Either way, I think his viewpoint is unfortunate and in error. I am a proponent of sexual morality, and even of the church teaching people how to think about what it means to live out our sexuality in healthy, God honoring ways. That said, using the bible as our ONLY source of information and guidance is naive at best. The vast majority of marriages described in the bible were polygamous, and were understood as economic exchanges rather than a loving covenant between equals. I’m not sure that’s the foundation upon which we want to build today’s marriages or families. And I agree with him that the more crass illustrations of sexuality in our popular culture do have a negative effect on relationships – I am well aware of their impact on me as an adolescent, and we work hard to help our children live thoughtfully in this regard.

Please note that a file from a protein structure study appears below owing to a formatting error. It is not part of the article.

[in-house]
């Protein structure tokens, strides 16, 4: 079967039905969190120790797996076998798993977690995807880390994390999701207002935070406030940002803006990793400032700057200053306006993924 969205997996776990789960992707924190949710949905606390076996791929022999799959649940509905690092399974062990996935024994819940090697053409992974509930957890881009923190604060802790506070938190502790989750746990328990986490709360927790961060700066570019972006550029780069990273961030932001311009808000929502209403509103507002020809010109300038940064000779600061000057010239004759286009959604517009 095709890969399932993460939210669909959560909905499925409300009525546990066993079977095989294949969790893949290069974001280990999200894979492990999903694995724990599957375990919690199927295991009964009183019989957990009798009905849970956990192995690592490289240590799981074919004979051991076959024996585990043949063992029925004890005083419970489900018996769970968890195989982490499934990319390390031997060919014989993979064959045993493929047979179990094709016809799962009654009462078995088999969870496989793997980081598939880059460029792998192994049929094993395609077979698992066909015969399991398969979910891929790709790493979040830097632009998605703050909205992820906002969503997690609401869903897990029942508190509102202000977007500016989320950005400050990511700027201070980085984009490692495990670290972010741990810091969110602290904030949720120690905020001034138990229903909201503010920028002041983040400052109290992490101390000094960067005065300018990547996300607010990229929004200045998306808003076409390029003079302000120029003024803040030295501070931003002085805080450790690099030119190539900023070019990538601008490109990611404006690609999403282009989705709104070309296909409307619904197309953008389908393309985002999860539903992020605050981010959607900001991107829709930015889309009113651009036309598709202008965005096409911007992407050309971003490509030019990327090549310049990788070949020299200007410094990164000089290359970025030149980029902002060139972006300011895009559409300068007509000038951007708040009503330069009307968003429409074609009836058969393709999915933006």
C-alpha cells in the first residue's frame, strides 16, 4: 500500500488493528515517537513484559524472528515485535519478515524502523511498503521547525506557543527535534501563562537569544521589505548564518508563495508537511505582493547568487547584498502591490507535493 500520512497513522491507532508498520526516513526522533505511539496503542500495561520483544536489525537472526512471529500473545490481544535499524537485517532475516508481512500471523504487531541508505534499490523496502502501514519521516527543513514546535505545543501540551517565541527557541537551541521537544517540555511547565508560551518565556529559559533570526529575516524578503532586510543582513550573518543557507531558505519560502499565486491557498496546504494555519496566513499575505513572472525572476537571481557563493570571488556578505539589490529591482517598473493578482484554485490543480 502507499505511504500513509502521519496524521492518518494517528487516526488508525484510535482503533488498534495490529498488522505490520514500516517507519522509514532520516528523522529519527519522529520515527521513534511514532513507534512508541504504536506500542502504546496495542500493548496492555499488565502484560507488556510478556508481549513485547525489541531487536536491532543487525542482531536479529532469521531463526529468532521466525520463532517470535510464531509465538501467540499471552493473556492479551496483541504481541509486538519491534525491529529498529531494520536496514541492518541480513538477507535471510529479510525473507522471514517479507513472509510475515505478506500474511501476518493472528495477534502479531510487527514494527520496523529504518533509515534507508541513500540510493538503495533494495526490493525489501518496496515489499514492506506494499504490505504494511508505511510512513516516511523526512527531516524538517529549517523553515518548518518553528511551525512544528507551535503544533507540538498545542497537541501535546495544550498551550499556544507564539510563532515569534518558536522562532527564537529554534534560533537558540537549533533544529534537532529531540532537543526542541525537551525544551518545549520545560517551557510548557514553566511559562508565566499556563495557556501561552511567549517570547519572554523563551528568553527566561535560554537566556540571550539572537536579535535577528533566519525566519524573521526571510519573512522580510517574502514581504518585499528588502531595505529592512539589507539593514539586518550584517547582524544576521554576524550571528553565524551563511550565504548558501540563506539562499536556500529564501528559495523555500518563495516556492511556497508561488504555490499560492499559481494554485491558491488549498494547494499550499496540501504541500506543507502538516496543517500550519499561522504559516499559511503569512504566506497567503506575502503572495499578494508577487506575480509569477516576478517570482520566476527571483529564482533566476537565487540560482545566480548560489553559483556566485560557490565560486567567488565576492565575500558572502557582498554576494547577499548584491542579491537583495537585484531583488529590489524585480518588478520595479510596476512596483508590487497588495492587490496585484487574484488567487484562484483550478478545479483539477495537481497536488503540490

Here are my concerns, though, with his message as I heard it (not in priority order, necessarily).

1)      Misreading scripture, or more accurately misspeaking for scripture. Paul describes explicitly what he means in Romans 12:1-2, and he does not mention sexuality at all. Instead, he says this: